AZELO Newsletter


November 1, 2023


This Issue's Contents

  • Fall Holidays and their Relevance to AZELO
  • AMA Considers Neutrality on MAID
  • Donate!




Fall Holidays and their Relevance to AZELO

As the fall season descends upon us, let's delve into the intriguing traditions of Halloween and Dia de los Muertos. These two festivals, both centered around honoring the departed, carry their own unique cultural flavors.

Halloween: The Origins and Significance

Halloween, which falls on October 31st, traces its roots back to the Celtic festival of Samhain. In ancient Celtic belief, this was a time when the veil between our world and the spirit realm grew thin, allowing spirits to roam free. To ward off malevolent entities, people donned costumes
and lit bonfires. Over time, Halloween evolved into All Hallow's Eve, celebrated on the night before All Saint's Day.

In the United States, Halloween has become synonymous with costumes, eerie decorations, and the delightful tradition of trick-or-treating. It's a day of imagination and, of course, indulging in an abundance of sweets.

Halloween offers a poignant parallel with our mission at AZELO. Just as Halloween allows us to confront our fears, it serves as a reminder that discussions about end-of-life choices are essential. Just like you choose your Halloween costumes, you should have a say in your end-of-life decisions.

Dia de los Muertos: The Origins and Significance

Dia de los Muertos, or the Day of the Dead, spans from October 31st to November 2nd and is a Mexican holiday deeply rooted in indigenous Aztec beliefs. It combines these traditions with the influence of Catholicism brought by Spanish conquistadors.

Families create ofrendas (altars) adorned with marigold flowers, sugar skulls, candles, and the favorite foods and beverages of their departed loved ones. This vibrant celebration aims to welcome the spirits of the deceased back to the realm of the living and to honor their lives.

In the spirit of Dia de los Muertos, AZELO encourages Arizonians to contemplate their end-of-life choices. Just as families lovingly create ofrendas to commemorate their ancestors, we should ensure that we have open conversations about our end-of-life wishes and that we have access to a variety of options, including Medical Aid in Dying.

Comparing the Two Holidays:

1. Origins: Halloween finds its roots in Celtic and Christian traditions, focused on protecting against spirits. In contrast, Dia de los Muertos harmonizes indigenous Mexican beliefs with Catholicism, celebrating the lives of the departed.

2. Tone: Halloween embraces a playful, spooky atmosphere with costumes and candy, while Dia de los Muertos bursts with vibrant colors and joy, celebrating the memories of the departed.

3. Duration: Halloween is primarily a one-night affair on October 31st, whereas Dia de los Muertos spans three days, each with its unique purpose—honoring deceased children, deceased adults, and visiting the graves of loved ones.

4. Traditions: Halloween traditions include trick-or-treating and haunted houses, whereas Dia de los Muertos involves the creation of ofrendas, intricate sugar skull art, and parades with participants dressed as calacas (skeletons).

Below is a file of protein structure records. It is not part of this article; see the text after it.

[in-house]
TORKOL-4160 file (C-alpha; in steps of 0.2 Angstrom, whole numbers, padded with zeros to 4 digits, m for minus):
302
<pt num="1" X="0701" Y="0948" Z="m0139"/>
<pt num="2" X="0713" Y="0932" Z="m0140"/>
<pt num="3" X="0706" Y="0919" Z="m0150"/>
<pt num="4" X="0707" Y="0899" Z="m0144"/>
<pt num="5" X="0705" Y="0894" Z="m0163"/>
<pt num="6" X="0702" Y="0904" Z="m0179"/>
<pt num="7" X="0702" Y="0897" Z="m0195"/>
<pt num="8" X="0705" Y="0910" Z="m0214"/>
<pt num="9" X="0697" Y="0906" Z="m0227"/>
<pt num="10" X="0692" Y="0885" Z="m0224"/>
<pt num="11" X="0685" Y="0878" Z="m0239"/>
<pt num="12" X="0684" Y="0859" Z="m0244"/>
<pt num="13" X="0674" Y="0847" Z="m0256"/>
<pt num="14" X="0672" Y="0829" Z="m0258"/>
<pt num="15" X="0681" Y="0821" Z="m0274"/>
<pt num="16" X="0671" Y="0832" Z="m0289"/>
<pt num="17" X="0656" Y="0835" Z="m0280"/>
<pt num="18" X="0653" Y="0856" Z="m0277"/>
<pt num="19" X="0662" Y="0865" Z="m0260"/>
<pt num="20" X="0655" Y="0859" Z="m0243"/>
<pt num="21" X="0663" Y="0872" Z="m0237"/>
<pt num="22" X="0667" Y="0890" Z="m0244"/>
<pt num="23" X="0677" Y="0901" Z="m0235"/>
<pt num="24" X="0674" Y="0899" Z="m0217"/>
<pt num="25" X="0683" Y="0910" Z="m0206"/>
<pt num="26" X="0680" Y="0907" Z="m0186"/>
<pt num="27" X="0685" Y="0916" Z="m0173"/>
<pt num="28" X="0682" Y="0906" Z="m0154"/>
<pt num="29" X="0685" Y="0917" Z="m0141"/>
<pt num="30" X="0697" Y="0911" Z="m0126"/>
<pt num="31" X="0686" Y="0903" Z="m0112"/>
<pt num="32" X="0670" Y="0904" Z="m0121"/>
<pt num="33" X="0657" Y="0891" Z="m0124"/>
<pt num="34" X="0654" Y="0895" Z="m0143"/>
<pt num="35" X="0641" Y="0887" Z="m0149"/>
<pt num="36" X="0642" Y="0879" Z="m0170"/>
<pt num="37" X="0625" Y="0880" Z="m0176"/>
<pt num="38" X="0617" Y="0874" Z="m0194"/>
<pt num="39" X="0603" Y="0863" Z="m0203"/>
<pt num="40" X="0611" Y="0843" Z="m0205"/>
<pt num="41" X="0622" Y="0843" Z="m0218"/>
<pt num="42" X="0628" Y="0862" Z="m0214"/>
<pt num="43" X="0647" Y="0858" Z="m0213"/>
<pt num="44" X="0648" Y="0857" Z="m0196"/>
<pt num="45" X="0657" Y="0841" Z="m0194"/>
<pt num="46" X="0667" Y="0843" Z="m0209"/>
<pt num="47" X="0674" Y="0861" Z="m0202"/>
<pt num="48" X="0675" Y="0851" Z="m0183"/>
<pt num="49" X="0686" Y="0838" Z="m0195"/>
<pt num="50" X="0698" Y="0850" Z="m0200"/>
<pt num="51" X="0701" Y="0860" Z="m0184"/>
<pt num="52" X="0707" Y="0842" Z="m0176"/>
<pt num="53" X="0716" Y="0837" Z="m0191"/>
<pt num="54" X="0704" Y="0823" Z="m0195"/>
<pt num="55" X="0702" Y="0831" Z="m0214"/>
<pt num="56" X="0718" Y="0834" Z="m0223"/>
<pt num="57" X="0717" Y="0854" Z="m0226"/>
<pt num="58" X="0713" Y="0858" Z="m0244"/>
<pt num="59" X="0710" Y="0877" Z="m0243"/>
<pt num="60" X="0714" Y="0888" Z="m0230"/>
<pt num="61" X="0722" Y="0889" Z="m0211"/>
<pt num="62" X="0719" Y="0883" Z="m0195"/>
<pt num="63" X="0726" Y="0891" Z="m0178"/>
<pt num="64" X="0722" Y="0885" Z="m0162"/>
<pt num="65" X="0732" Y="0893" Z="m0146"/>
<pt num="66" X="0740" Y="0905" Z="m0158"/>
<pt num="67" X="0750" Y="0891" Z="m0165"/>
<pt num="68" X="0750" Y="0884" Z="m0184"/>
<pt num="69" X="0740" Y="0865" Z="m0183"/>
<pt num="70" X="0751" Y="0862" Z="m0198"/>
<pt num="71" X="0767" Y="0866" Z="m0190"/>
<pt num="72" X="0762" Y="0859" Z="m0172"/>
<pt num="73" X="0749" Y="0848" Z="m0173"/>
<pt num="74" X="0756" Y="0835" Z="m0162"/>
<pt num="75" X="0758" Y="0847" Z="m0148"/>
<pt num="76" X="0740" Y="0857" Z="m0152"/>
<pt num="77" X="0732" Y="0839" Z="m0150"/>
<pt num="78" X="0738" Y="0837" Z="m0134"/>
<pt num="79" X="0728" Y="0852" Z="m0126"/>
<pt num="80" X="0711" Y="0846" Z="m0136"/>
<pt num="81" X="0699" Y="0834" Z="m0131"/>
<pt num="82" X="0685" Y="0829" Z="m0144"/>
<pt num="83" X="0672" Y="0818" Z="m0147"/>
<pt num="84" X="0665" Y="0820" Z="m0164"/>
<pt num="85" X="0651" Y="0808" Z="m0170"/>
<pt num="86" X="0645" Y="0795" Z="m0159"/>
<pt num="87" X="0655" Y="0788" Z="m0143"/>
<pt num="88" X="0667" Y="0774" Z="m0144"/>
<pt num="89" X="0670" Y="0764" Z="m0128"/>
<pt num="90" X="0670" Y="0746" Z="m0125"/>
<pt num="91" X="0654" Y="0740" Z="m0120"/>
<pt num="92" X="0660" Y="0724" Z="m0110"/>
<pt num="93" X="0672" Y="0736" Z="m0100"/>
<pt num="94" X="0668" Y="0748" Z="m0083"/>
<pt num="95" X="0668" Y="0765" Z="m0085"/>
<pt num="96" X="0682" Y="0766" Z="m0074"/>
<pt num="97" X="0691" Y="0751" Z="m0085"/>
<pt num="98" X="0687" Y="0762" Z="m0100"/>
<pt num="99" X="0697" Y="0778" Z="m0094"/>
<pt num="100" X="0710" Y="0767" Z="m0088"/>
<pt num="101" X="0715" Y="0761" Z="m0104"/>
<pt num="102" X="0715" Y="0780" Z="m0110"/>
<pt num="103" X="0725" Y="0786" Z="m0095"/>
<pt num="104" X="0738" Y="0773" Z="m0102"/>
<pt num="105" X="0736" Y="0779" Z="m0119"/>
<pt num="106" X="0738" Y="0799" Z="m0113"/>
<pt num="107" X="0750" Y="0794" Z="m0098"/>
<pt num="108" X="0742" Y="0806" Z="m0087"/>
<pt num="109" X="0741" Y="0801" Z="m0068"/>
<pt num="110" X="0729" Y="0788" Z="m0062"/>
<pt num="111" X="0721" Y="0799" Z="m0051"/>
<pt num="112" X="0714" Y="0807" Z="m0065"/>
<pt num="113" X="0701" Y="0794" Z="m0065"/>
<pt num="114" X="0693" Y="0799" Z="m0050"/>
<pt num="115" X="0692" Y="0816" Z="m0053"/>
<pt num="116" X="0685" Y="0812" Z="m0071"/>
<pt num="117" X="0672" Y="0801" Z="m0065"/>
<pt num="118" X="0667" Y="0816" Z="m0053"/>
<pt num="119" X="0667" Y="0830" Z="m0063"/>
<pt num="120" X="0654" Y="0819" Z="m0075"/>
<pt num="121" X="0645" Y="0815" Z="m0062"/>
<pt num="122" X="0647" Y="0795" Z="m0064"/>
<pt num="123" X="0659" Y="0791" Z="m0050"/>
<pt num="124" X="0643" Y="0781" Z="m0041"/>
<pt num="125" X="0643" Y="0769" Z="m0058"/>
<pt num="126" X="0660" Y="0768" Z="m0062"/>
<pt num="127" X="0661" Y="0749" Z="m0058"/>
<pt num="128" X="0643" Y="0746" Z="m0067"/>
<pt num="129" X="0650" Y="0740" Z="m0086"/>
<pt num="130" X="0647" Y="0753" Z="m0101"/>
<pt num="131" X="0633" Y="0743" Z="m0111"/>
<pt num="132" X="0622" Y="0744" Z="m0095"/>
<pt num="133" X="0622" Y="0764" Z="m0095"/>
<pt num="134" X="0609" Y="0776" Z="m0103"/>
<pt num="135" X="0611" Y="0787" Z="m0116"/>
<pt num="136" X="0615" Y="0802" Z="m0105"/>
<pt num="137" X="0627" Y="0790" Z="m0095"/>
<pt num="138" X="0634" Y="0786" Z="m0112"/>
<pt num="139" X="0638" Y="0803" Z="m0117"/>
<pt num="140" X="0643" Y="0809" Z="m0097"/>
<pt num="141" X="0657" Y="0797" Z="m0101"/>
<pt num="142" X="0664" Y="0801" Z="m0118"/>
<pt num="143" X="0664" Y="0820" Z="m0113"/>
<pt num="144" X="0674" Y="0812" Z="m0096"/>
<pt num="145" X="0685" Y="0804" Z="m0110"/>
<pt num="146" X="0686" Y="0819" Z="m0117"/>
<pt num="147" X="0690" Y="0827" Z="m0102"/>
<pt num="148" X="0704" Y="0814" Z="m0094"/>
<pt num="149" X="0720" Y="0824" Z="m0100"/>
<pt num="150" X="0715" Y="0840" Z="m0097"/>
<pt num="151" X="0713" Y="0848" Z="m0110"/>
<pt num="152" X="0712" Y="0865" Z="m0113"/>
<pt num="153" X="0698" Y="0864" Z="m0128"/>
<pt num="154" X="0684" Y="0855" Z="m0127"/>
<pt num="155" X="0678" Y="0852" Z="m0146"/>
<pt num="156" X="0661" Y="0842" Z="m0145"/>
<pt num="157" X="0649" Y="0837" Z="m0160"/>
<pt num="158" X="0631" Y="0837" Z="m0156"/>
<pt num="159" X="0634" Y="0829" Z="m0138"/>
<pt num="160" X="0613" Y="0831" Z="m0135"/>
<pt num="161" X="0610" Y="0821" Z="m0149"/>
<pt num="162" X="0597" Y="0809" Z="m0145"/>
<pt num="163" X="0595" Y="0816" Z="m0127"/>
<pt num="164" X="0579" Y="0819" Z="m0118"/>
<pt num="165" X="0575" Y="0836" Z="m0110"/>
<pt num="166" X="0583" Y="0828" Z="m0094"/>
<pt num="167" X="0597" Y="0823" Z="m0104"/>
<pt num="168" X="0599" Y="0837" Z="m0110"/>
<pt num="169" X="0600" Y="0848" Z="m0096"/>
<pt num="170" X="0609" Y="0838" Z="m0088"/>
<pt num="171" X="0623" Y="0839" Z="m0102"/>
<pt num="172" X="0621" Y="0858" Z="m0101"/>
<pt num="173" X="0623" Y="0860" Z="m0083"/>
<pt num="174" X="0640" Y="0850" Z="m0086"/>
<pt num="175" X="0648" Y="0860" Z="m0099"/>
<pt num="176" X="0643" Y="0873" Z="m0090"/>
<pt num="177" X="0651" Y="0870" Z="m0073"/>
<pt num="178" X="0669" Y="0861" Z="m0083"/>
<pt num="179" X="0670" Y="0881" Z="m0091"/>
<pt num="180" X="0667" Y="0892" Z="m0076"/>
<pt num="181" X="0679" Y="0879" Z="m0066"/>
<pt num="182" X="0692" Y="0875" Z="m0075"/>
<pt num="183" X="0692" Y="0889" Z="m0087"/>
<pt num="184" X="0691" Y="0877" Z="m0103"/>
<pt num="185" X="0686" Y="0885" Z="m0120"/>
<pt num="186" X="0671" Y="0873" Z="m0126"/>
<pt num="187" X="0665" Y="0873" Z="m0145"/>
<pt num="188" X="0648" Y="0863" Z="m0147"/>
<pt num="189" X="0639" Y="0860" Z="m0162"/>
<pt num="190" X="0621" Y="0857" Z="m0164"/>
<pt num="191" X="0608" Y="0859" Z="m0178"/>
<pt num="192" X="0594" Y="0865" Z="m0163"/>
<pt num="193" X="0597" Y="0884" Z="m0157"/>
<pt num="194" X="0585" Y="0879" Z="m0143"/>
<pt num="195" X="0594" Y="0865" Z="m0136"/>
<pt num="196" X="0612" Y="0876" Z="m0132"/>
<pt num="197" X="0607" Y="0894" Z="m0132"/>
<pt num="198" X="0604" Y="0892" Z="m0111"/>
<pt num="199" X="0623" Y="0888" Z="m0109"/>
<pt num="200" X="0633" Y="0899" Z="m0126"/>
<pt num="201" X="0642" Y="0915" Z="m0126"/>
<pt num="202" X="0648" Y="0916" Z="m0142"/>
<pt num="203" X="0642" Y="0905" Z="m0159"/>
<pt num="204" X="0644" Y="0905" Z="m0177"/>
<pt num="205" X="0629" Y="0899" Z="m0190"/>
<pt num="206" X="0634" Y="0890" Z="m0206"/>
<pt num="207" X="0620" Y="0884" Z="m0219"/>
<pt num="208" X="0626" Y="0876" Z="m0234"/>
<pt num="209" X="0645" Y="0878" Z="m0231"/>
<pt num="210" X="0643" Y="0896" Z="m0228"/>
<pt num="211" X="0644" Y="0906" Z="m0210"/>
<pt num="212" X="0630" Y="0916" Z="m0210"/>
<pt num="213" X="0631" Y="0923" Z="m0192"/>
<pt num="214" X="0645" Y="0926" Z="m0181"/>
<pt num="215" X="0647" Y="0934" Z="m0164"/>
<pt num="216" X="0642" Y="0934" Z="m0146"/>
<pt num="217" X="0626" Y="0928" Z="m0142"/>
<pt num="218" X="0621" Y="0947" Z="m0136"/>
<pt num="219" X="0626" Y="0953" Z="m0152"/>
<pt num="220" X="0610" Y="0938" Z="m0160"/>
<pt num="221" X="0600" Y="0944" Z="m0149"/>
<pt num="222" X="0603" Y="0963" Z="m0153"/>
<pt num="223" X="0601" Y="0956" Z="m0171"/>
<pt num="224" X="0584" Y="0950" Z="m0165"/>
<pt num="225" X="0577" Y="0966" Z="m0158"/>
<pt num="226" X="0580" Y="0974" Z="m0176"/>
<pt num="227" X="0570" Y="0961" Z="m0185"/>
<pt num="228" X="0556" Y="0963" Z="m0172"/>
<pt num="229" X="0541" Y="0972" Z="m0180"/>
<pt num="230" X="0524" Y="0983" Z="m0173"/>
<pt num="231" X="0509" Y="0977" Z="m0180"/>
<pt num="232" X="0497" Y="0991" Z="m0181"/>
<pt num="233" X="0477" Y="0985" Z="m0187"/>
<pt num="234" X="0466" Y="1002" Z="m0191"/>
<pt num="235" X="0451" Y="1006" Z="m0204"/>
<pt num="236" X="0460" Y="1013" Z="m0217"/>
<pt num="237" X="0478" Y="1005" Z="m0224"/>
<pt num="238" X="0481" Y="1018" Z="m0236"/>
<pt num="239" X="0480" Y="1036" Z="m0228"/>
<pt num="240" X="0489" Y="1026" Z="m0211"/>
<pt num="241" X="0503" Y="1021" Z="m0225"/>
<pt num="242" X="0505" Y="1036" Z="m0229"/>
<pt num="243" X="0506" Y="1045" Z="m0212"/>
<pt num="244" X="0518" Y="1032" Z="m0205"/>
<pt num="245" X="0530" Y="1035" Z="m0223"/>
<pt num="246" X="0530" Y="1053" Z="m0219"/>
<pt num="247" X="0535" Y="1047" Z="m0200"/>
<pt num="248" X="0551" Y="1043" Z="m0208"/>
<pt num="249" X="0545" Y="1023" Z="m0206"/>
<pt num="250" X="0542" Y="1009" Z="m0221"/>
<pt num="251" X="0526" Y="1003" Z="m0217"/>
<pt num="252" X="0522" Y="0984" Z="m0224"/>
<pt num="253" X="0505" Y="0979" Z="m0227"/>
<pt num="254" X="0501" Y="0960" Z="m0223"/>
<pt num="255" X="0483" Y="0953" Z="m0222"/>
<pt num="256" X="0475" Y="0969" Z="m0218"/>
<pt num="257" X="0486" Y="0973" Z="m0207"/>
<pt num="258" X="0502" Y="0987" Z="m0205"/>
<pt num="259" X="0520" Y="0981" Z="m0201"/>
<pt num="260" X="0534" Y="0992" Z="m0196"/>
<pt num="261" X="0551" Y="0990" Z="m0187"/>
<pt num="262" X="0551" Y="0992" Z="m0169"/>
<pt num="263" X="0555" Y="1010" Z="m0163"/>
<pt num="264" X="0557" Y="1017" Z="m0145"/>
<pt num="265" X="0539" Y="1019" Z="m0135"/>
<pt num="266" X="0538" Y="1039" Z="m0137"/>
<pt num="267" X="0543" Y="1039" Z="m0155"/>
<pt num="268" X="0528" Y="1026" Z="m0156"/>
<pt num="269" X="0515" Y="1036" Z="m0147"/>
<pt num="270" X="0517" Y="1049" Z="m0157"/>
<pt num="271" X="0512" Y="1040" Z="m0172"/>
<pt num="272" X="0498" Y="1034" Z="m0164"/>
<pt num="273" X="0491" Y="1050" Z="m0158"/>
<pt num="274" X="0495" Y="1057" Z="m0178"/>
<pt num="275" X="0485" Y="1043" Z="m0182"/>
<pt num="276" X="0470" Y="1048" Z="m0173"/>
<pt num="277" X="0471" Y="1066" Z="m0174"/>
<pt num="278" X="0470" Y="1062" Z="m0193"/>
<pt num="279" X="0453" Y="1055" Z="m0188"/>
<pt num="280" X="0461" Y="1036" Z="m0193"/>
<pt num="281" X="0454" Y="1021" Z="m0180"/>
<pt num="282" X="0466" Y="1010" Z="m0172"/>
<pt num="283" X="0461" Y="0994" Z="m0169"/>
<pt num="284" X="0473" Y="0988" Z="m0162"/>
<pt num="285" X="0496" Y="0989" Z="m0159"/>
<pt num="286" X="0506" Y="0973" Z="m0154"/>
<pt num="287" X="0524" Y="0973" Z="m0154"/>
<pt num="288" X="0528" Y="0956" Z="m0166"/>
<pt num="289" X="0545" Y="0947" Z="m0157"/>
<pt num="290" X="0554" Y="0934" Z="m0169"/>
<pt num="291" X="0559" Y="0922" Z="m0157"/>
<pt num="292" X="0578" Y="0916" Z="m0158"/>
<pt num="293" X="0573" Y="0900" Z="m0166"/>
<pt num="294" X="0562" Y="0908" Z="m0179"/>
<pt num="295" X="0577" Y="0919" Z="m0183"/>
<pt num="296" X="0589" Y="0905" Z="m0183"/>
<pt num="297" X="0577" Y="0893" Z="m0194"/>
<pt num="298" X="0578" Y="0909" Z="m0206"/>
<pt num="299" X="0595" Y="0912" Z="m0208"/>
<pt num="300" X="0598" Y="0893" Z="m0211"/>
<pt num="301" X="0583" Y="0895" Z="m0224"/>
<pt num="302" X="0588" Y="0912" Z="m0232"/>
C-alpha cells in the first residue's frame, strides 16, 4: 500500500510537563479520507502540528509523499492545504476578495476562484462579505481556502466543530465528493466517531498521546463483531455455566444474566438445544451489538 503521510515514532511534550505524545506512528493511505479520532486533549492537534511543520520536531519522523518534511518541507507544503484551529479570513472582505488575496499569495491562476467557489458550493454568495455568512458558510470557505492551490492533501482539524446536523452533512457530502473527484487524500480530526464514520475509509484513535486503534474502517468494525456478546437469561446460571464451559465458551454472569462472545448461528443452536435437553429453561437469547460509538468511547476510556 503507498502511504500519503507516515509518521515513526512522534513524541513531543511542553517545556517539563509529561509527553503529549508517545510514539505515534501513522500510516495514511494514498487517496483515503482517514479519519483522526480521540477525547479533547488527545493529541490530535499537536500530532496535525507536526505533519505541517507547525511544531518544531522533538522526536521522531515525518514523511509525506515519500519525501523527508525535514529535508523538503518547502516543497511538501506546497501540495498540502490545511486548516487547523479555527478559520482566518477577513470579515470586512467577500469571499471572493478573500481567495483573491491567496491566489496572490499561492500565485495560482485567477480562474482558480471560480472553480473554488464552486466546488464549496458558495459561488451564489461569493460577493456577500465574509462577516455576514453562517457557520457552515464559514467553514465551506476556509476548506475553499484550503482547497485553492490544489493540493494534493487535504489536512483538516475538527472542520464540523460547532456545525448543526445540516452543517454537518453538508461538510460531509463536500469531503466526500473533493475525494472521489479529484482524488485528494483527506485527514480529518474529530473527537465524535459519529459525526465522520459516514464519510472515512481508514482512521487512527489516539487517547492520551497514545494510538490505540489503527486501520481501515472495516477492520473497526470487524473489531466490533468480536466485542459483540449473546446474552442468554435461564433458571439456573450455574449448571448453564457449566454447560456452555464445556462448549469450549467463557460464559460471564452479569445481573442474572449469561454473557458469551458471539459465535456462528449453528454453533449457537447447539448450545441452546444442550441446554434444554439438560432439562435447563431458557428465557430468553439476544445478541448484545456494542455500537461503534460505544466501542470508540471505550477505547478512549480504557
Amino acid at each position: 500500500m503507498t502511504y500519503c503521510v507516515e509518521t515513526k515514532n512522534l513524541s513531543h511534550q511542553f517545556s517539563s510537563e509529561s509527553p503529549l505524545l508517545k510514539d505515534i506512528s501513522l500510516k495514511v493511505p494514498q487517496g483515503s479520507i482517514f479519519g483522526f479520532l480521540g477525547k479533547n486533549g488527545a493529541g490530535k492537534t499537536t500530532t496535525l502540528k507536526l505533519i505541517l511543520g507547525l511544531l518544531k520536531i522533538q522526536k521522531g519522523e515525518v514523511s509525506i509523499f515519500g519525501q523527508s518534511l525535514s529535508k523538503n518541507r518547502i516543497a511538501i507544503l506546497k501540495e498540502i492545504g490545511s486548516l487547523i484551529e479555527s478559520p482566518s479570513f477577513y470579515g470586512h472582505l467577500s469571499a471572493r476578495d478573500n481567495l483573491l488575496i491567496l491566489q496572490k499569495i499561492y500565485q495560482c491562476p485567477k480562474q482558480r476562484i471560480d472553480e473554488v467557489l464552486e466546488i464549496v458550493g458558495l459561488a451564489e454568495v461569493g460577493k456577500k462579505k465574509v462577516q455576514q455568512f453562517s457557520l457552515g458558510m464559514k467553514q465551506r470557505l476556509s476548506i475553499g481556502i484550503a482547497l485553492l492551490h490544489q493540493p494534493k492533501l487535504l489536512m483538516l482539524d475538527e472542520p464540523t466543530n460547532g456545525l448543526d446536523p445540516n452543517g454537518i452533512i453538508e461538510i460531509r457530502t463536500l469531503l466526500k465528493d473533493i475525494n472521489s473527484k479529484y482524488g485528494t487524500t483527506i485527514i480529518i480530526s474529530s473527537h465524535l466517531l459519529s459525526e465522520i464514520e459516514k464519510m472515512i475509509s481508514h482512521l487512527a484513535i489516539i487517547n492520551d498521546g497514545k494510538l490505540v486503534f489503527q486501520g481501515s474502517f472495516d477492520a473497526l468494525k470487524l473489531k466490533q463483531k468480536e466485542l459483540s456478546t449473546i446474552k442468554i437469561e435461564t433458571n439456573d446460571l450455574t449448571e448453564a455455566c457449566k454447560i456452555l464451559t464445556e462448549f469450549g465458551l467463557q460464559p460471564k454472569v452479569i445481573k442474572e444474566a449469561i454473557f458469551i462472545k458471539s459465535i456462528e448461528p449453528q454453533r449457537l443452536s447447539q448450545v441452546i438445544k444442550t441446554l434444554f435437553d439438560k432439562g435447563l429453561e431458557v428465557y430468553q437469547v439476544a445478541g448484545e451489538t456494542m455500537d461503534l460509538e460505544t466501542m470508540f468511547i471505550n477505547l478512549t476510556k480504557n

Both Halloween and Dia de los Muertos honor the deceased, yet their origins, tones, and traditions set them apart. The two share a common theme of thinking and talking about death – something that we are all about here at AZELO. So, in the season of these two celebrations I
invite you all to think about and discuss your end-of-life options.



American Medical Association (AMA) Considers Neutrality on Medical Aid in Dying (MAID)

Hello from the AZELO Medical Team!!! The AMA has decided to take up MAID policy position in November of 2023. They last reviewed the topic in 2019. We are hoping they are willing to consider a neutral position to MAID. There are two resolutions concering Maid; Click here to view the agenda of the upcoming meeting and then click on one of the two resolutions to see its text.

Resolution 4 "Reconsideration of Medical Aid in Dying (MAID)"

Resolution 5 "Adopting a Neutral Stance on Medical Aid in Dying"

If you are an AMA member, please consider leaving online testimony here on resolutions 4 and 5! Click here to do so.

If you are a physician but not an AMA member, please consider contacting the state AMA representatives. Click here to send an email to the Arizona AMA respresentatives

If you are a member of the American Academy of Family Physicians (AAFP), you can also contact the AAFP representatives to the AMA. Click here to send an email to the AAFP representatives to the AMA


Click on the blue box above to be taken to our donation form. However, if you would prefer to mail a check, please make it out to "Arizona End of Life Options" and mail it to:

Arizona End of Life Options
2810 W. Briarwood Ter.
Phoenix, AZ 85045

If you are making a donation from a donor advised fund, please contact us directly at m.savan@azendoflifeoptions.org.

EIN 93-2230398

Arizona End of Life Options is recognized as a tax-exempt organization under section 501 (c)(3) of the Internal Revenue Code. As such, your contribution may be tax-deductible to the extent allowed by law. Please consult with your tax advisor to determine the exact tax implications of your donation.

Thank you! 
Your generous gift will be put to good use!  


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